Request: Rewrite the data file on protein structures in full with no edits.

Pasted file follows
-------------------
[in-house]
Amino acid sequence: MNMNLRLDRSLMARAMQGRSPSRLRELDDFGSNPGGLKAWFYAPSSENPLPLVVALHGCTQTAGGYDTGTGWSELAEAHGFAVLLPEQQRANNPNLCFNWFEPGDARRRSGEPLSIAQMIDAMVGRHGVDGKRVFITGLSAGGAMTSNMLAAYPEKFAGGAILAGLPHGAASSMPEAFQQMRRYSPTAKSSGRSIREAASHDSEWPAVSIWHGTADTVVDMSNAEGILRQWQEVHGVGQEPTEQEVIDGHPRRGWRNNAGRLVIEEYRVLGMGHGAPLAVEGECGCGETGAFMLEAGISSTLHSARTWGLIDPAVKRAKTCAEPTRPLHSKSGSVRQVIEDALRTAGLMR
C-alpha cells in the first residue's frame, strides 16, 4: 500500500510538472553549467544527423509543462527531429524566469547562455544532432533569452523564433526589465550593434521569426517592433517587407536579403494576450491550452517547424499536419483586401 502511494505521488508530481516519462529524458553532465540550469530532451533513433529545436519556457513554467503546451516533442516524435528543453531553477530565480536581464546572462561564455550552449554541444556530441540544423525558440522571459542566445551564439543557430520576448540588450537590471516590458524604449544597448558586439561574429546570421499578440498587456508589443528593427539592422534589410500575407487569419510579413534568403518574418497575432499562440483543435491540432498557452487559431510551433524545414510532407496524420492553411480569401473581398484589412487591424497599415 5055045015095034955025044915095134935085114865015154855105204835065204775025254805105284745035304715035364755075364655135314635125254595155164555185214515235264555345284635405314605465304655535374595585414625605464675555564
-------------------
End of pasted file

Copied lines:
[in-house]
Amino acid sequence: MNMNLRLDRSLMARAMQGRSPSRLRELDDFGSNPGGLKAWFYAPSSENPLPLVVALHGCTQTAGGYDTGTGWSELAEAHGFAVLLPEQQRANNPNLCFNWFEPGDARRRSGEPLSIAQMIDAMVGRHGVDGKRVFITGLSAGGAMTSNMLAAYPEKFAGGAILAGLPHGAASSMPEAFQQMRRYSPTAKSSGRSIREAASHDSEWPAVSIWHGTADTVVDMSNAEGILRQWQEVHGVGQEPTEQEVIDGHPRRGWRNNAGRLVIEEYRVLGMGHGAPLAVEGECGCGETGAFMLEAGISSTLHSARTWGLIDPAVKRAKTCAEPTRPLHSKSGSVRQVIEDALRTAGLMR
C-alpha cells in the first residue's frame, strides 16, 4: 500500500510538472553549467544527423509543462527531429524566469547562455544532432533569452523564433526589465550593434521569426517592433517587407536579403494576450491550452517547424499536419483586401 502511494505521488508530481516519462529524458553532465540550469530532451533513433529545436519556457513554467503546451516533442516524435528543453531553477530565480536581464546572462561564455550552449554541444556530441540544423525558440522571459542566445551564439543557430520576448540588450537590471516590458524604449544597448558586439561574429546570421499578440498587456508589443528593427539592422534589410500575407487569419510579413534568403518574418497575432499562440483543435491540432498557452487559431510551433524545414510532407496524420492553411480569401473581398484589412487591424497599415 5055045015095034955025044915095134935085114865015154855105204835065204775025254805105284745035304715035364755075364655135314635125254595155164555185214515235264555345284635405314605465304655535374595585414625605464675555564